That being said I would not describe president's Trump's behavior as diplomatic. He is a crude businessman with a temper problem. He completely lacks the intellect or speech to be diplomatic. It would be more accurate to describe his behavior towards other nations, including Iran, as bullying. This is why his administration regularly pushes for economic tariffs or military conflict.
Gulan: It is obvious that the economic pressure imposed by US against Iran has created a great deal of financial troubles and turmoil in that country, so to what extent Iran will be compelled to make painful policy concession, given that these sanction has taken a heavy toll on Iran's economy?
Dr. Emran El-Badawi: Iran is in a difficult position. Its citizens have been living under economic hardship for well over a decade, as a direct result of US and EU economic sanctions. The Iran nuclear deal (JCPOA) under president Obama in 2015 offered the first glimmer of hope for Iranian citizens as (at least) European companies restarting business with Iran. The Trump administration essentially nullified the deal in 2017-2018, causing Iran to enrich uranium beyond the agreed upon level by 2019. Iranian hardliners are now attacking moderates for making a deal with the US, whom they state are untrustworthy. Unfortunately they are right. In my view, we have to see what the Iranian diplomat and architect of the JCPOA, M. J. Zarif can achieve in the coming days. Is one final act of diplomacy possible or it military conflict inevitable?
Gulan: As you know Mr. Trump is pursuing almost pure transnational approach for achieving his foreign policy objectives, but what is interesting or even surprising is that his Administration is insisting on reaching a transformational and comprehensive deal with Iran- after pulling out form the nuclear deal-? So do see any discrepancies in this regard?
Dr. Emran El-Badawi: The Trump administration reneged on the Iran nuclear deal for two reasons, (1) Right wing, often Christian, GOP hawks want war with the Islamic republic; (2) Trump wants to destroy Obama's legacy, and replace it with his own. In this regards, some have suggested he is not actually against the deal itself, but merely the fact that Obama made it. Trump wants all the glory for himself; this means canceling Obama's deal, and crafting a new Trump deal with Iran. This is entirely possible. However, it is in diametric opposition to GOP warmongers. Again, the results are hard to predict.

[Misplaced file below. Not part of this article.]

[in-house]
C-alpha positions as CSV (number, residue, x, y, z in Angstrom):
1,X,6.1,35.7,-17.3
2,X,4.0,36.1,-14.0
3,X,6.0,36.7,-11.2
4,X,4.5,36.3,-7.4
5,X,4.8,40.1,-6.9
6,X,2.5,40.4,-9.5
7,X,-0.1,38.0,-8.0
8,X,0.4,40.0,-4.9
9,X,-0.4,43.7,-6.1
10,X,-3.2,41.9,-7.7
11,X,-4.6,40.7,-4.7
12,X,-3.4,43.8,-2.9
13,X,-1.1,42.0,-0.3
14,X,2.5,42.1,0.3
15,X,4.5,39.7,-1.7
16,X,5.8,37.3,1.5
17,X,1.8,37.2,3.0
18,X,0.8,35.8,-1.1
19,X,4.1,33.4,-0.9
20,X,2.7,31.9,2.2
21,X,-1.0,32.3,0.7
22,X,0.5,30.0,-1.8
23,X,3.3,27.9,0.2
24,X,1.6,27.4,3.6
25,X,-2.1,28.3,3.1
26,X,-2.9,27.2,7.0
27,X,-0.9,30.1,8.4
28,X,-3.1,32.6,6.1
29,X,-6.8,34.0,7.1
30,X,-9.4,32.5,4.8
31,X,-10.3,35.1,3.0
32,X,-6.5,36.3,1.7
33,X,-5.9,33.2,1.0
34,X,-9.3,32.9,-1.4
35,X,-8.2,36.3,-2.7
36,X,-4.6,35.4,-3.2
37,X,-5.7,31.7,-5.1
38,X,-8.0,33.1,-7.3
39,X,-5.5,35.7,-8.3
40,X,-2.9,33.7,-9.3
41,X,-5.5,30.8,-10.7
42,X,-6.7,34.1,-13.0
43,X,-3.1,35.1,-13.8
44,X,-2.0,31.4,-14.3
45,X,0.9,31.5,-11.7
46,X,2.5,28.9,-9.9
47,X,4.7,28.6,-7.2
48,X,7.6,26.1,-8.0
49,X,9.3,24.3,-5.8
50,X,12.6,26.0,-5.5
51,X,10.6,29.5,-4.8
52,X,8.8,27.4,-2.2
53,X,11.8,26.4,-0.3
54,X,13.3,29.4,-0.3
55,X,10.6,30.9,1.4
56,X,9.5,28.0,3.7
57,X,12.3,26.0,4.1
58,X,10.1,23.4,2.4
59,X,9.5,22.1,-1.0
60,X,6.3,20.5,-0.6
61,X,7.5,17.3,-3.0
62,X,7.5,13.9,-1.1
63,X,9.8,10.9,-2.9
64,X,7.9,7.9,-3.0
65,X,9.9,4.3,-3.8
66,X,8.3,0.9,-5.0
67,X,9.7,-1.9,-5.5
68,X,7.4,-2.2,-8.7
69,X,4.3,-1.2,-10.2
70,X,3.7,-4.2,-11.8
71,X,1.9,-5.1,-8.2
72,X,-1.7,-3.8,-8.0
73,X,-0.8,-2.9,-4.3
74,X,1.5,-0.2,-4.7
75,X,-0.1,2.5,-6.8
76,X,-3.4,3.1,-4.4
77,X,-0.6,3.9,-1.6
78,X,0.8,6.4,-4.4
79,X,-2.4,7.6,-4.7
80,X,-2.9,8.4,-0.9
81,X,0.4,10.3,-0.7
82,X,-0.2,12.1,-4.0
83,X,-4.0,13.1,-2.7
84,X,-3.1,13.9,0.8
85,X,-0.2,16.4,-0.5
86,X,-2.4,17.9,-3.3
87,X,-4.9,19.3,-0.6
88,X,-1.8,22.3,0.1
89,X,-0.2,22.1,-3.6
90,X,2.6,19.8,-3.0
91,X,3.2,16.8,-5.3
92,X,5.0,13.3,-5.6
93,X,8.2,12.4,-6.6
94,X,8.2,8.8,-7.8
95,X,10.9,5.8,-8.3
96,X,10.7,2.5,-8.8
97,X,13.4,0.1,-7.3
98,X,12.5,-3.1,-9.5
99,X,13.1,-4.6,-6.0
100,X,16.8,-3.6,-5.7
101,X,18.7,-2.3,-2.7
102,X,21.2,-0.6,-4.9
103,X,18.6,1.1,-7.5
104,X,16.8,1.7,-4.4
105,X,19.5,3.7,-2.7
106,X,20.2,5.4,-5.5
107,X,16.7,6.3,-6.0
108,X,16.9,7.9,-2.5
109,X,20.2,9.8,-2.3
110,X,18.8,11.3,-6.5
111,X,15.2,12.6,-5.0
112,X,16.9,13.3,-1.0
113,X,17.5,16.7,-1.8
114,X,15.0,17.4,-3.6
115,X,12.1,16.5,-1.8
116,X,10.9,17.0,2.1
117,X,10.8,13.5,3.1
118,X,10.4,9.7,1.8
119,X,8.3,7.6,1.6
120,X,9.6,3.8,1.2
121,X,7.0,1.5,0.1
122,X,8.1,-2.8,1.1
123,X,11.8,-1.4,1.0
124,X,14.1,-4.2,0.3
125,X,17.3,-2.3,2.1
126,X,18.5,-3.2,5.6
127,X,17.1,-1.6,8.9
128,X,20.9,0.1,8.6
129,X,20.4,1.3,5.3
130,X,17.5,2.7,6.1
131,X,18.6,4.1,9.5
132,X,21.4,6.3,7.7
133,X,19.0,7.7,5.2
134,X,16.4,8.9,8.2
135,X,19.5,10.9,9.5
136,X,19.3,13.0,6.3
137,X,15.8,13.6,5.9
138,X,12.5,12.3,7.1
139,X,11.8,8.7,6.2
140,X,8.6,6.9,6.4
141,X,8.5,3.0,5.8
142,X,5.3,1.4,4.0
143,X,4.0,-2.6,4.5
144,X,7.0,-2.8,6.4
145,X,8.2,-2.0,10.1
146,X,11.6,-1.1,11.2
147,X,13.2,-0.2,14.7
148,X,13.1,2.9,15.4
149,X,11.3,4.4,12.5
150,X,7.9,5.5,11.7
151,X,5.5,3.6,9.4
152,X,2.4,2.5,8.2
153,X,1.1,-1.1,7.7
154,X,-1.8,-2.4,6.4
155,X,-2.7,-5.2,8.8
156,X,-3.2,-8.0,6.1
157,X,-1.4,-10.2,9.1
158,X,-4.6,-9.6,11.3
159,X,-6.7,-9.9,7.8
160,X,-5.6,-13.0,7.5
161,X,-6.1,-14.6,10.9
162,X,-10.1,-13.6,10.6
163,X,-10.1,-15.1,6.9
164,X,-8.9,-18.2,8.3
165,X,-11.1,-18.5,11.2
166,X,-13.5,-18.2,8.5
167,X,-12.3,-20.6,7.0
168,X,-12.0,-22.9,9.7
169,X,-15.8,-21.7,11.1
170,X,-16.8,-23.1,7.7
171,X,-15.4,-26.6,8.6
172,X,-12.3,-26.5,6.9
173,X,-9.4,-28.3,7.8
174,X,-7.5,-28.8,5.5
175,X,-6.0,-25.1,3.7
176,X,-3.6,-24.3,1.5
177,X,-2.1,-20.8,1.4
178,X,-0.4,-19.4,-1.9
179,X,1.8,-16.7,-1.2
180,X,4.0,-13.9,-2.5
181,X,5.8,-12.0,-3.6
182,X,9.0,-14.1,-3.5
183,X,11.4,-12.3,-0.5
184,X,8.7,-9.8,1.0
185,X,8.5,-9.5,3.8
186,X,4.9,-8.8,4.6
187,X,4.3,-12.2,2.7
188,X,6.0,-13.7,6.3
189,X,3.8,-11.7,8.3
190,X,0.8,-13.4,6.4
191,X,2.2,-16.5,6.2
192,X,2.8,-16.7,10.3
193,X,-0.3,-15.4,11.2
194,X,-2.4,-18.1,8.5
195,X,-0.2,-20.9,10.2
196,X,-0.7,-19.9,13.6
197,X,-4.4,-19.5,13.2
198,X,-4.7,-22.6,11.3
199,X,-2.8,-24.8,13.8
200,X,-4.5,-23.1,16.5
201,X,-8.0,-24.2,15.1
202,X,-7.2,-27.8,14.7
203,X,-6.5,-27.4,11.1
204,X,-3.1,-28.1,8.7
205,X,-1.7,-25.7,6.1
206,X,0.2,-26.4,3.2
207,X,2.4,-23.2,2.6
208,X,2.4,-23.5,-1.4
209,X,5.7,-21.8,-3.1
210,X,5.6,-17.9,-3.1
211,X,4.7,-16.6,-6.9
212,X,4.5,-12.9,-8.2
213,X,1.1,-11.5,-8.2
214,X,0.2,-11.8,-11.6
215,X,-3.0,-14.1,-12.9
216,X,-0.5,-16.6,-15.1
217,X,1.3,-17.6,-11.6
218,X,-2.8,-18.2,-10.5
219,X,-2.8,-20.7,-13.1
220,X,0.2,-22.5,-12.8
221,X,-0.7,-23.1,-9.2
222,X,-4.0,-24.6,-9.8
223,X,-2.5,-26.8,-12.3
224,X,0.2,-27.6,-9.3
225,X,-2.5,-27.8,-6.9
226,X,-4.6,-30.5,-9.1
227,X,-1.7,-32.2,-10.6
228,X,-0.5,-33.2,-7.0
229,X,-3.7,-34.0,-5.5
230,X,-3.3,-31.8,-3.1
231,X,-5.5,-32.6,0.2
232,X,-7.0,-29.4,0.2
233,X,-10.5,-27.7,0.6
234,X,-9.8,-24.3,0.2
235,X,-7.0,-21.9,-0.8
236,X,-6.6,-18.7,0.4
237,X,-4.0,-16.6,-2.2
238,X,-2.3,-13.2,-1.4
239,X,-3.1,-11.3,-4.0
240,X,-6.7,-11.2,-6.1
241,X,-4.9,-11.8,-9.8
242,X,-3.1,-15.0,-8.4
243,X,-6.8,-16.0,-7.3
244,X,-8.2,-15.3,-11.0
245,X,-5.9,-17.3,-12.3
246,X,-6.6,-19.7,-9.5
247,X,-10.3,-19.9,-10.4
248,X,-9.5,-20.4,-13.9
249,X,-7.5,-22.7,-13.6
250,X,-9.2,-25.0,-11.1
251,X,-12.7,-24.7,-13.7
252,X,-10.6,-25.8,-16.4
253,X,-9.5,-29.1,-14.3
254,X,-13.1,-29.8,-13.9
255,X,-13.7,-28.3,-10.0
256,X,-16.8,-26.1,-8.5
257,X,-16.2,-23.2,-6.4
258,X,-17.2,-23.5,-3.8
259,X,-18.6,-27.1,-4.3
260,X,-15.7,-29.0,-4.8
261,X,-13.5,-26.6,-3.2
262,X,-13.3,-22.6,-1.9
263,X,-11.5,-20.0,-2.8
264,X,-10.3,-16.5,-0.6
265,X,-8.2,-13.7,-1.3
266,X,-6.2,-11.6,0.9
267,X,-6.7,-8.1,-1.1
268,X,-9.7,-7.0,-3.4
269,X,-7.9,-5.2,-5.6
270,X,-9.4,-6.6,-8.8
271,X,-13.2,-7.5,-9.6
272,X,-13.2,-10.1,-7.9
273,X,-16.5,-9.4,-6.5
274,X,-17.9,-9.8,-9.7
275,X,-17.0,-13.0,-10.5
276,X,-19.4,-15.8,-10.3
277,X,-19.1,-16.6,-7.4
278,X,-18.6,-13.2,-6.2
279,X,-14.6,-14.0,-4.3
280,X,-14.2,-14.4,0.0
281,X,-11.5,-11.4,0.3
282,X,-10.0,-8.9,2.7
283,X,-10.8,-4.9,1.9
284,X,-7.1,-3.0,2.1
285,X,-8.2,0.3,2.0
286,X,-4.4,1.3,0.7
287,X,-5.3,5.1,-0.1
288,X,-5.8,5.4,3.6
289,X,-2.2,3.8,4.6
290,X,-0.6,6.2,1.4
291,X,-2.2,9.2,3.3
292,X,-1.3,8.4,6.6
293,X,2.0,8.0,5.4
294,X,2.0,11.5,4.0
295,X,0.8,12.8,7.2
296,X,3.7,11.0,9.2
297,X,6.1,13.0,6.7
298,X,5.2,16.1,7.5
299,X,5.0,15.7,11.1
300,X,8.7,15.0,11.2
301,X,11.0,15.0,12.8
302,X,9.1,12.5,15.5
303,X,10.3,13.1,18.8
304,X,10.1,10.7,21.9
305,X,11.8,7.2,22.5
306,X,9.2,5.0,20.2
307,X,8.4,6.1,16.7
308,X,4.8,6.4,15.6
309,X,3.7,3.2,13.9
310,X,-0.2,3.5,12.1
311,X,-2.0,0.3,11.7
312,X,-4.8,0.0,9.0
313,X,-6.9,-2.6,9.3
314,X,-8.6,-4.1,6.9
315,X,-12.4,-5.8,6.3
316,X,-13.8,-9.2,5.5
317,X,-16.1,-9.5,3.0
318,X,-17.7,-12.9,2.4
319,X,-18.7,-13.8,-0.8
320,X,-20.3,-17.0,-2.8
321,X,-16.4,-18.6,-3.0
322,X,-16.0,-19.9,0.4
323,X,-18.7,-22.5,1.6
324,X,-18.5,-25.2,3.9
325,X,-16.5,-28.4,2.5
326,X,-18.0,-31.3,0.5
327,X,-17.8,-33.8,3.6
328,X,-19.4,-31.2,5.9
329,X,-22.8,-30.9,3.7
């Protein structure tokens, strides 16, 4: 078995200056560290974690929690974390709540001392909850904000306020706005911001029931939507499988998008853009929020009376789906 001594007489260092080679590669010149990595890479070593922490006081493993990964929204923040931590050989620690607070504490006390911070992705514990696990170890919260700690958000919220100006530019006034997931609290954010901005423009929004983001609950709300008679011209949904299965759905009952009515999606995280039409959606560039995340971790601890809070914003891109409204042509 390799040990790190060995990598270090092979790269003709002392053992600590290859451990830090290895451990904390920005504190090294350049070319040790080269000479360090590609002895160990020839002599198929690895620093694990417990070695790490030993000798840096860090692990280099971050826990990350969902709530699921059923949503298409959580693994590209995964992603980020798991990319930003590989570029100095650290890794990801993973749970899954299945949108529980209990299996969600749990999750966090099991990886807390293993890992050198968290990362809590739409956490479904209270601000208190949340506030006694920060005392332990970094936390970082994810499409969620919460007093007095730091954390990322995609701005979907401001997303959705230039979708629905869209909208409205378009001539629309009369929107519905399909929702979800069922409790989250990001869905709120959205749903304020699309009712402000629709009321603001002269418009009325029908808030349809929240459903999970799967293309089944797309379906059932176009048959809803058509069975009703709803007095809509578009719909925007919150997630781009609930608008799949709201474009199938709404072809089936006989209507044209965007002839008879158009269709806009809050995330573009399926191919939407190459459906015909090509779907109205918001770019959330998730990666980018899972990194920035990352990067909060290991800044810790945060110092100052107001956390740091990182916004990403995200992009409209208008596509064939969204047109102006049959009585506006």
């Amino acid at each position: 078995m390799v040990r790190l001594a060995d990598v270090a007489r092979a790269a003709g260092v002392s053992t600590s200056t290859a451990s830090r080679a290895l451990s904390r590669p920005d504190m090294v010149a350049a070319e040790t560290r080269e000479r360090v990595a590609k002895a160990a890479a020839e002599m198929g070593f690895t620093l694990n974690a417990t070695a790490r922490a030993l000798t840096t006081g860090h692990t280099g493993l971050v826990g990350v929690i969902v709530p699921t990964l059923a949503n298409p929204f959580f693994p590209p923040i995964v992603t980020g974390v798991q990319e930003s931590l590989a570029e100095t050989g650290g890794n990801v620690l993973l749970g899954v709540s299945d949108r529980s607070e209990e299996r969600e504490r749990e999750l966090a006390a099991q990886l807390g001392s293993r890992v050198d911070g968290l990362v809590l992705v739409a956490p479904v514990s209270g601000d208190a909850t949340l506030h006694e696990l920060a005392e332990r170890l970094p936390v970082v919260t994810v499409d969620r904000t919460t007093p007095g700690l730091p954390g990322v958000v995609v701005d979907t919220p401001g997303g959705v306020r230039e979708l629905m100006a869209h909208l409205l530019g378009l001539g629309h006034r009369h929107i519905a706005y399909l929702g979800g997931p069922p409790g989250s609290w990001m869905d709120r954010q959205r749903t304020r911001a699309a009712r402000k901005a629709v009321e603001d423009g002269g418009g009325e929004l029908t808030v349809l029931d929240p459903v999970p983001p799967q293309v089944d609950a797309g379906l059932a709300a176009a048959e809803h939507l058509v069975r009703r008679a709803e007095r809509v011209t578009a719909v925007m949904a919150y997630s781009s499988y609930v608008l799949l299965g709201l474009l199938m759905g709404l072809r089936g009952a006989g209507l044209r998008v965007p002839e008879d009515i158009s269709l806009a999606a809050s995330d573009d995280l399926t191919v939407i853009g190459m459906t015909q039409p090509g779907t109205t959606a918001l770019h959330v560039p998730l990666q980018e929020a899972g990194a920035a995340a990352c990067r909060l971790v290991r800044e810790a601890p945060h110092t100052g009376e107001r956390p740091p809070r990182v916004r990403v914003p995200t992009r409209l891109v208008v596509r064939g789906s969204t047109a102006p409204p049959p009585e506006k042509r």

Gulan: what should be done or could be done in order to defuse the tension and deescalate the situation? Or these two countries are inevitably on the collision course? Especially after Iran has declared it has reduced its compliance to the commitments of the nuclear deal?
Dr. Emran El-Badawi: US National Security Adviser, John Bolton, and Secretary of State Mike Pompeo, have built their careers out of war with the Middle East. There is nothing that will deter them from pursuing war with Iran. They and other right wing GOP warmongers are the real problem. Iran will never surrender its military assets to the US (as Libya did under Ghaddafi), but if the economic situation continues to deteriorate the stability of its government will falter. This is what the Trump administration wants, in order to make for an easy conflict or victory against Iran. My hope is that the American people can vote Trump and numerous GOP congressman out of office before it is too late.
Gulan: On the other hand Mr. Trump administration has revealed some aspects of its so called Deal of the century, and obviously it is heavily and overwhelmingly relies on economic reward –so to speak-, so to what extent this approach for conflict resolution and transformation will be effective and successful?
Dr. Emran El-Badawi: There are currently no details or promises about a potential "deal of the century." It is all, for now, talk. As I have mentioned above, the conflict with Iran is being driven by at least two competing political interests--GOP warmongering and Trump's ego. If a new deal can placate the GOP's belligerence and magnify Trump's narcissism, it may have some success. But I am not hopeful about it.